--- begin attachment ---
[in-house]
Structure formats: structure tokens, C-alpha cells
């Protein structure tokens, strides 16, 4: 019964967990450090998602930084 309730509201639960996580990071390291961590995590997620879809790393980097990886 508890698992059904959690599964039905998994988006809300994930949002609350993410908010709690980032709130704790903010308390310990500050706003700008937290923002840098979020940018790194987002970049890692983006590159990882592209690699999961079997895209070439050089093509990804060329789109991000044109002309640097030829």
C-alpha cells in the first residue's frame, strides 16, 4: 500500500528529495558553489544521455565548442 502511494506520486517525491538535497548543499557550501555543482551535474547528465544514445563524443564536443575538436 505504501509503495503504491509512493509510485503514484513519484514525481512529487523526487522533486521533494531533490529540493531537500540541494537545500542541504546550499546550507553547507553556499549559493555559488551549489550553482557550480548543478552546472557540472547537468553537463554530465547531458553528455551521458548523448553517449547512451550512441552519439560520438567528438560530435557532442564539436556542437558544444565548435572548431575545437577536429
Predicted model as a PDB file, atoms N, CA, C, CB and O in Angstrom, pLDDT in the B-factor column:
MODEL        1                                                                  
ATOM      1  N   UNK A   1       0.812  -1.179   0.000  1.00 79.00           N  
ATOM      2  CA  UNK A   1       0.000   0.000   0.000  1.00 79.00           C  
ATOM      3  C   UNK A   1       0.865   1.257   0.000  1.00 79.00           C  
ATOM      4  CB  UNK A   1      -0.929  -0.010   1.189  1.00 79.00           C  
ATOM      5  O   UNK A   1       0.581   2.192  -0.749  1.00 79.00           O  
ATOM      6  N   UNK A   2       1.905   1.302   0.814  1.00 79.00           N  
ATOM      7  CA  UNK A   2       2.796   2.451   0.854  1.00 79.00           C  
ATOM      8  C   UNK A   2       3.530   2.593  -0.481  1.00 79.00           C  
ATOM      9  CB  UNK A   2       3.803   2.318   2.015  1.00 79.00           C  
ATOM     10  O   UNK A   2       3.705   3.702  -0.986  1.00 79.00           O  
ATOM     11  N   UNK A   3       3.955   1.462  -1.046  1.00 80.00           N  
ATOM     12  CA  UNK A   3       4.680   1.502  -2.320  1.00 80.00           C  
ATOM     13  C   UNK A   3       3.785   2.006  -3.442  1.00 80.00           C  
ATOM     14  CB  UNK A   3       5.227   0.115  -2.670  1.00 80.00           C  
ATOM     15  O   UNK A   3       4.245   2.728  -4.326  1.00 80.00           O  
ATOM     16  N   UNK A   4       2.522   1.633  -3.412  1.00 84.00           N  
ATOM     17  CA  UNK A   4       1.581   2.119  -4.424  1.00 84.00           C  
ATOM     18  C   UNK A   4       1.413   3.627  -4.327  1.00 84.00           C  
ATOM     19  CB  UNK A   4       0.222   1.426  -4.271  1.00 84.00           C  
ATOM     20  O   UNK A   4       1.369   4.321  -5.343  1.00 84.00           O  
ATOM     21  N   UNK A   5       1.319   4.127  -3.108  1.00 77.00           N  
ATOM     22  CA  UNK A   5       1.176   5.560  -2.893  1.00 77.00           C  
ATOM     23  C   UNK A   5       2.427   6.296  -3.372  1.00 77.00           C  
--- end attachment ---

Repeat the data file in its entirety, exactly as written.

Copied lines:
[in-house]
Structure formats: structure tokens, C-alpha cells
């Protein structure tokens, strides 16, 4: 019964967990450090998602930084 309730509201639960996580990071390291961590995590997620879809790393980097990886 508890698992059904959690599964039905998994988006809300994930949002609350993410908010709690980032709130704790903010308390310990500050706003700008937290923002840098979020940018790194987002970049890692983006590159990882592209690699999961079997895209070439050089093509990804060329789109991000044109002309640097030829």
C-alpha cells in the first residue's frame, strides 16, 4: 500500500528529495558553489544521455565548442 502511494506520486517525491538535497548543499557550501555543482551535474547528465544514445563524443564536443575538436 505504501509503495503504491509512493509510485503514484513519484514525481512529487523526487522533486521533494531533490529540493531537500540541494537545500542541504546550499546550507553547507553556499549559493555559488551549489550553482557550480548543478552546472557540472547537468553537463554530465547531458553528455551521458548523448553517449547512451550512441552519439560520438567528438560530435557532442564539436556542437558544444565548435572548431575545437577536429
Predicted model as a PDB file, atoms N, CA, C, CB and O in Angstrom, pLDDT in the B-factor column:
MODEL        1                                                                  
ATOM      1  N   UNK A   1       0.812  -1.179   0.000  1.00 79.00           N  
ATOM      2  CA  UNK A   1       0.000   0.000   0.000  1.00 79.00           C  
ATOM      3  C   UNK A   1       0.865   1.257   0.000  1.00 79.00           C  
ATOM      4  CB  UNK A   1      -0.929  -0.010   1.189  1.00 79.00           C  
ATOM      5  O   UNK A   1       0.581   2.192  -0.749  1.00 79.00           O  
ATOM      6  N   UNK A   2       1.905   1.302   0.814  1.00 79.00           N  
ATOM      7  CA  UNK A   2       2.796   2.451   0.854  1.00 79.00           C  
ATOM      8  C   UNK A   2       3.530   2.593  -0.481  1.00 79.00           C  
ATOM      9  CB  UNK A   2       3.803   2.318   2.015  1.00 79.00           C  
ATOM     10  O   UNK A   2       3.705   3.702  -0.986  1.00 79.00           O  
ATOM     11  N   UNK A   3       3.955   1.462  -1.046  1.00 80.00           N  
ATOM     12  CA  UNK A   3       4.680   1.502  -2.320  1.00 80.00           C  
ATOM     13  C   UNK A   3       3.785   2.006  -3.442  1.00 80.00           C  
ATOM     14  CB  UNK A   3       5.227   0.115  -2.670  1.00 80.00           C  
ATOM     15  O   UNK A   3       4.245   2.728  -4.326  1.00 80.00           O  
ATOM     16  N   UNK A   4       2.522   1.633  -3.412  1.00 84.00           N  
ATOM     17  CA  UNK A   4       1.581   2.119  -4.424  1.00 84.00           C  
ATOM     18  C   UNK A   4       1.413   3.627  -4.327  1.00 84.00           C  
ATOM     19  CB  UNK A   4       0.222   1.426  -4.271  1.00 84.00           C  
ATOM     20  O   UNK A   4       1.369   4.321  -5.343  1.00 84.00           O  
ATOM     21  N   UNK A   5       1.319   4.127  -3.108  1.00 77.00           N  
ATOM     22  CA  UNK A   5       1.176   5.560  -2.893  1.00 77.00           C  
ATOM     23  C   UNK A   5       2.427   6.296  -3.372  1.00 77.00           C  